At the beginning of a MIDI sequence, a Program Change message is usually sent on
each Channel used in the piece in order to set up the appropriate instrument
sound for each part.
A D V E R T I S E M E N T
The Program Change message tells the synthesizer which
patch number should be used for a particular MIDI Channel. If the synthesizer
receiving the MIDI sequence uses the same patch map (the assignment of patch
numbers to sounds) that was used in the composition of the sequence, then the
sounds will be assigned as intended.
Prior to General MIDI, there was no standard for the relationship of patch
numbers to specific sounds for synthesizers. Thus, a MIDI sequence might produce
different sounds when played on different synthesizers, even though the
synthesizers had comparable types of sounds. For example, if the composer had
selected patch number 5 for Channel 1, intending this to be an electric piano
sound, but the synthesizer playing the MIDI data had a tuba sound mapped at
patch number 5, then the notes intended for the piano would be played on the
tuba when using this synthesizer (even though this synthesizer may have a fine
electric piano sound available at some other patch number).
The General MIDI (GM) Specification defines a set of general capabilities for
General MIDI Instruments. The General MIDI Specification includes the definition
of a General MIDI Sound Set (a patch map), a General MIDI Percussion map
(mapping of percussion sounds to note numbers), and a set of General MIDI
Performance capabilities (number of voices, types of MIDI messages recognized,
etc.). A MIDI sequence which has been generated for use on a General MIDI
Instrument should play correctly on any General MIDI synthesizer or sound
The General MIDI system utilizes MIDI Channels 1-9 and 11-16 for chromatic
instrument sounds, while Channel number 10 is utilized for "key-based"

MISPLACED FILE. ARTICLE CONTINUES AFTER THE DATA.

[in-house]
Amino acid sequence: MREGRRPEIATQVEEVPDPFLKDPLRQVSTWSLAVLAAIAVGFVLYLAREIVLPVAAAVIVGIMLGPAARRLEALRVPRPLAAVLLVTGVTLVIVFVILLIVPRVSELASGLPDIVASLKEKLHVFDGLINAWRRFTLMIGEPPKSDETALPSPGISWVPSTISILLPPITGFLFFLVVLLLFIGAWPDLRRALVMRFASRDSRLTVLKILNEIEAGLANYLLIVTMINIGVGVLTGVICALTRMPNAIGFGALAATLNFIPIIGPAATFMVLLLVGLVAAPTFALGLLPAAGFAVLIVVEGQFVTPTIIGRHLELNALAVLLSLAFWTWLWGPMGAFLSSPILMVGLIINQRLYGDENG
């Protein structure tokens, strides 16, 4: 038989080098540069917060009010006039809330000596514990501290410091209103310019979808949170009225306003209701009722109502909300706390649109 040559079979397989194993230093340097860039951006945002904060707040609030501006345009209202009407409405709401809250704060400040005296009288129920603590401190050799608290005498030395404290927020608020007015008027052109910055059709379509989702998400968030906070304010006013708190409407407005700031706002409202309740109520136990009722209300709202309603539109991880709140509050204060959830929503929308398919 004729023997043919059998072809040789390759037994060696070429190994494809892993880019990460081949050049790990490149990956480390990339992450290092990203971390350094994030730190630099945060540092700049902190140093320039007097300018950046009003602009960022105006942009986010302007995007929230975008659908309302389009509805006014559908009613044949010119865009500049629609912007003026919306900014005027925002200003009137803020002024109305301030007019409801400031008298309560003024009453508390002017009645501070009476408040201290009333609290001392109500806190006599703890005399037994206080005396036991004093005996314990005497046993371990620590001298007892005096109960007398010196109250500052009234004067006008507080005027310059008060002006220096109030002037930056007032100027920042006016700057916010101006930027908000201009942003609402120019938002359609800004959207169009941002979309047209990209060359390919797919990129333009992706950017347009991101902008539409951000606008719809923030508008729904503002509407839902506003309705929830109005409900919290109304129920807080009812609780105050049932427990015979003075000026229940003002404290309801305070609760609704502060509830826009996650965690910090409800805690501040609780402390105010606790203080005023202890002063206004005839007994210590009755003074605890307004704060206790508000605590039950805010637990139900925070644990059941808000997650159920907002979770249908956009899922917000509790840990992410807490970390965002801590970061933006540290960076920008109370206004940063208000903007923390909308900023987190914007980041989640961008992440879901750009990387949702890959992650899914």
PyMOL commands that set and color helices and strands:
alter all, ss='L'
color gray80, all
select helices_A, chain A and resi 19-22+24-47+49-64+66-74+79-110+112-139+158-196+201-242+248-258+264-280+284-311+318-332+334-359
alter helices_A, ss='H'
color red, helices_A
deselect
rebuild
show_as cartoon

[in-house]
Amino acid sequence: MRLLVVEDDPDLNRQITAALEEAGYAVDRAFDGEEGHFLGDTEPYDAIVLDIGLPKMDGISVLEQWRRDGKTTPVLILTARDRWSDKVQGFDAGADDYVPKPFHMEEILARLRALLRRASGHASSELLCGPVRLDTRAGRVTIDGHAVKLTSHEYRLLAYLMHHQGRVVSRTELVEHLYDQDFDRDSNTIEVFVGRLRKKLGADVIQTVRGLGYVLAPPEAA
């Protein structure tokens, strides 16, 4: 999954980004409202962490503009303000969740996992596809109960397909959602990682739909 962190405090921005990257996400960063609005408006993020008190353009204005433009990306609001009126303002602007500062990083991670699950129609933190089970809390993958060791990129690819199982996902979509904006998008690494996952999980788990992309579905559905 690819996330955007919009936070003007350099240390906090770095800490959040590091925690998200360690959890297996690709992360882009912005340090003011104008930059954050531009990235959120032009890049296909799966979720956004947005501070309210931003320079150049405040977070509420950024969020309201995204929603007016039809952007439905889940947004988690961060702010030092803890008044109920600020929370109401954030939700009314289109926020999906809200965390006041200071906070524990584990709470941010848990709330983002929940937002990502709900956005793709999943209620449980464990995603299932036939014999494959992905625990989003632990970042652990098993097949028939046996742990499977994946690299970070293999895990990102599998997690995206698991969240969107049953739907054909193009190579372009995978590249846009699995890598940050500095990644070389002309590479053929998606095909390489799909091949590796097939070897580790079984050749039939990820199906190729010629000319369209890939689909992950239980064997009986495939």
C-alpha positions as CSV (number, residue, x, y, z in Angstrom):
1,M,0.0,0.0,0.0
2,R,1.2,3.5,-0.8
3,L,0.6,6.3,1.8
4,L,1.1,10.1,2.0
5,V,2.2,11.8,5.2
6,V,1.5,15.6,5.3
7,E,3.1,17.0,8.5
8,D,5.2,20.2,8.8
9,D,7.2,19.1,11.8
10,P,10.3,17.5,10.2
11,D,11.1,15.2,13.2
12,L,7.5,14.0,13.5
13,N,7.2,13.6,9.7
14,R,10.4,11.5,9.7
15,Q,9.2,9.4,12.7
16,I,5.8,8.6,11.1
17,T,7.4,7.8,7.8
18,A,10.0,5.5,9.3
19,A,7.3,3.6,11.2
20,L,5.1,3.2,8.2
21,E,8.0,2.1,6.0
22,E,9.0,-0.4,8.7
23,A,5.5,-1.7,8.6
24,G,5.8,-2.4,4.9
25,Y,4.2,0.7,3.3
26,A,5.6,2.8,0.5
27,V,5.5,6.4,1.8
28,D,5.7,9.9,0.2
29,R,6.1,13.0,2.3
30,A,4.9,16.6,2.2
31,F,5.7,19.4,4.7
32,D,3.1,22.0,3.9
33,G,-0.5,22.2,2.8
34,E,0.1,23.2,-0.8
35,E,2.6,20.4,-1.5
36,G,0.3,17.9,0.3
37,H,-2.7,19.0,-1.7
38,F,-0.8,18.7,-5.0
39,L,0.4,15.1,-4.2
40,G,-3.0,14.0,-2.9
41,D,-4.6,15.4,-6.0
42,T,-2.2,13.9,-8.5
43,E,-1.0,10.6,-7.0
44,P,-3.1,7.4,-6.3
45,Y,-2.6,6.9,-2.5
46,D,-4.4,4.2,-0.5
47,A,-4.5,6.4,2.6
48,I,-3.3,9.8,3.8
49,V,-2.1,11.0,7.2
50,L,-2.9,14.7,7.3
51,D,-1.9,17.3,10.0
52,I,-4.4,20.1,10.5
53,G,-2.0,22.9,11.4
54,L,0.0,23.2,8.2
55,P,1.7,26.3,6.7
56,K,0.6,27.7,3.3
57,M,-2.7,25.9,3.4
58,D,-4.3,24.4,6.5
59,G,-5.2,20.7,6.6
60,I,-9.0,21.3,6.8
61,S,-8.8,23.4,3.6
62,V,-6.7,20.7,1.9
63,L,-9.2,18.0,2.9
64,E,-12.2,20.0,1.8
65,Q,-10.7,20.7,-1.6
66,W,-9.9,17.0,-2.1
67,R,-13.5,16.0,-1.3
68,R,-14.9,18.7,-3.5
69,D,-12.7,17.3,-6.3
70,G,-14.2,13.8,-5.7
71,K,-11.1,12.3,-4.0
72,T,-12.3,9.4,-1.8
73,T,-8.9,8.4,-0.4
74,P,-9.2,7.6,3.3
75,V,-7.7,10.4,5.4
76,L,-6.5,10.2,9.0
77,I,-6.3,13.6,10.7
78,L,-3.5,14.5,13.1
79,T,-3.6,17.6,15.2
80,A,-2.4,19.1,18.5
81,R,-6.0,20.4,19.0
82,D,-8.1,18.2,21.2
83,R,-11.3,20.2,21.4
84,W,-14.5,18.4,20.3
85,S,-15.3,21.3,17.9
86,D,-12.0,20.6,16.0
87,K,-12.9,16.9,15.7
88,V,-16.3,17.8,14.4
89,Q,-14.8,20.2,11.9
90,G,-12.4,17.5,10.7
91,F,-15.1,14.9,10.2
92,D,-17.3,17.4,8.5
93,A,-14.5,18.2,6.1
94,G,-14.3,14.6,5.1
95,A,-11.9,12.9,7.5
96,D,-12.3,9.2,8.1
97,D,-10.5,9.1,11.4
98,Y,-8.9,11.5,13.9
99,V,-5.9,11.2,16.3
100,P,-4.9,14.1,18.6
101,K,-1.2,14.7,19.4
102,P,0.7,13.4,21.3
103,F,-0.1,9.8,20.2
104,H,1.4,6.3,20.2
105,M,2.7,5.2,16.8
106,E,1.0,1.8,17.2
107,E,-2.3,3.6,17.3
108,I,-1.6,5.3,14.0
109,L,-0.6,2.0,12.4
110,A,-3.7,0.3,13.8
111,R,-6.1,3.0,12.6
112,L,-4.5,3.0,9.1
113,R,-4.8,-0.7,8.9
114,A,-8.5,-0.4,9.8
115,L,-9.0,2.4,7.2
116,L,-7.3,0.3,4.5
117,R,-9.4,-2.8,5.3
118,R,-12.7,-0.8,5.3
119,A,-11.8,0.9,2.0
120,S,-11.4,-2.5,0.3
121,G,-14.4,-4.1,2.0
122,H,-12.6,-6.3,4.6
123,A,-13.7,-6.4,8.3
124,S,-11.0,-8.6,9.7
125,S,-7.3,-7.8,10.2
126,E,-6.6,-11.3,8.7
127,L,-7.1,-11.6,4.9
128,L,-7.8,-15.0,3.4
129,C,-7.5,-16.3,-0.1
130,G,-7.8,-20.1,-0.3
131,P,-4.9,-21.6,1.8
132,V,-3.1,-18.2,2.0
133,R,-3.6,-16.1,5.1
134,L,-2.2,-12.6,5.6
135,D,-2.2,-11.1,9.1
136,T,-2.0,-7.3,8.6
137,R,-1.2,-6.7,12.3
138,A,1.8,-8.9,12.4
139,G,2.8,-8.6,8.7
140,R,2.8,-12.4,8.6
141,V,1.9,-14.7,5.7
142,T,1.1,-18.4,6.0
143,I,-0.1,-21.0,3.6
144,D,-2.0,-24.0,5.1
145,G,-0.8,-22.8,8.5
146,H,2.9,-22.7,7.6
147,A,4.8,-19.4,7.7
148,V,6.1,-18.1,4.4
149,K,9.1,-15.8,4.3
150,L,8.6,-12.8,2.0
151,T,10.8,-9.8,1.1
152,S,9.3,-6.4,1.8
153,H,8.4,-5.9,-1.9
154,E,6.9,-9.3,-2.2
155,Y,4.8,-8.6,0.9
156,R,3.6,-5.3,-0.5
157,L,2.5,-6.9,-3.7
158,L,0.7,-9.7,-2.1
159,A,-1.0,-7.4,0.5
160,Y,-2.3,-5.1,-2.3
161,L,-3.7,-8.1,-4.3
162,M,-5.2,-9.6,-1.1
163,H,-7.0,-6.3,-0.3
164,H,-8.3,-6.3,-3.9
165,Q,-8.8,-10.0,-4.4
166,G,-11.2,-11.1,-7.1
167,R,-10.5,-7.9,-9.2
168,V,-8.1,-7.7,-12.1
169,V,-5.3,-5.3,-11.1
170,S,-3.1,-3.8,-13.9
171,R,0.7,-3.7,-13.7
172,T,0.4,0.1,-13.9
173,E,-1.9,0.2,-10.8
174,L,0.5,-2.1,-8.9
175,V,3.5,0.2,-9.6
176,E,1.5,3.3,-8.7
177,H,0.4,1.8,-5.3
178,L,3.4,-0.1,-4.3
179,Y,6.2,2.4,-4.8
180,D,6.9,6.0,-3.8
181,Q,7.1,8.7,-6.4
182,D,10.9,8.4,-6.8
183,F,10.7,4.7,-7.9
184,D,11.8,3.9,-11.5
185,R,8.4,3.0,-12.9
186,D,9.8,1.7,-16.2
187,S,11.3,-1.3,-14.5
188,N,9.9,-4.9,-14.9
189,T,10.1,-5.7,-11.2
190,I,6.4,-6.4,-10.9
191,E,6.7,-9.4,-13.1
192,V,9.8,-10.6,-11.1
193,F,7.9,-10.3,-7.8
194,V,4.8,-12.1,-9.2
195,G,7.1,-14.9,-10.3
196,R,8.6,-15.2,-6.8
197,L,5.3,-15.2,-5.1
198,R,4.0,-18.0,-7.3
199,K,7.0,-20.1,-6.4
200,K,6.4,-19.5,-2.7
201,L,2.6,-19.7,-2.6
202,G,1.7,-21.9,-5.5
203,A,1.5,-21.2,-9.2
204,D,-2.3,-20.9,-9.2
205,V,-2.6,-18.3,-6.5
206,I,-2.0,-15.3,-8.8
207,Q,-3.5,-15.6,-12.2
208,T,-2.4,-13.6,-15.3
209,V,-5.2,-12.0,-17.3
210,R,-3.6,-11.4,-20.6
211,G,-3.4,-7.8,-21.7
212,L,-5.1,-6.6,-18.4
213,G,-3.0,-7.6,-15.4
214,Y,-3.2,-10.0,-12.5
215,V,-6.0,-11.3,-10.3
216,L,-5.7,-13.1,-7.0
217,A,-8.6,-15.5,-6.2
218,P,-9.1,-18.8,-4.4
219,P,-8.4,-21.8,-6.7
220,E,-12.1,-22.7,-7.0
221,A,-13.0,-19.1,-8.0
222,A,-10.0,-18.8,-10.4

percussion sounds. These instrument sounds are grouped into "sets" of related
sounds. For example, program numbers 1-8 are piano sounds, 9-16 are chromatic
percussion sounds, 17-24 are organ sounds, 25-32 are guitar sounds, etc.
For the instrument sounds on channels 1-9 and 11-16, the note number in a
Note On message is used to select the pitch of the sound which will be played.
For example if the Vibraphone instrument (program number 12) has been selected
on Channel 3, then playing note number 60 on Channel 3 would play the middle C
note (this would be the default note to pitch assignment on most instruments),
and note number 59 on Channel 3 would play B below middle C. Both notes would be
played using the Vibraphone sound.
The General MIDI percussion sounds are set on Channel 10. For these
"key-based" sounds, the note number data in a Note On message is used
differently. Note numbers on Channel 10 are used to select which drum sound will
be played. For example, a Note On message on Channel 10 with note number 60 will
play a Hi Bongo drum sound. Note number 59 on Channel 10 will play the Ride
Cymbal 2 sound.
It should be noted that the General MIDI system specifies sounds using
program numbers 1 through 128. The MIDI Program Change message used to select
these sounds uses an 8-bit byte, which corresponds to decimal numbering from 0
through 127, to specify the desired program number. Thus, to select GM sound
number 10, the Glockenspiel, the Program Change message will have a data byte
with the decimal value 9.
The General MIDI system specifies which instrument or sound corresponds with
each program/patch number, but General MIDI does not specify how these sounds
are produced. Thus, program number 1 should select the Acoustic Grand Piano
sound on any General MIDI instrument. However, the Acoustic Grand Piano sound on
two General MIDI synthesizers which use different synthesis techniques may sound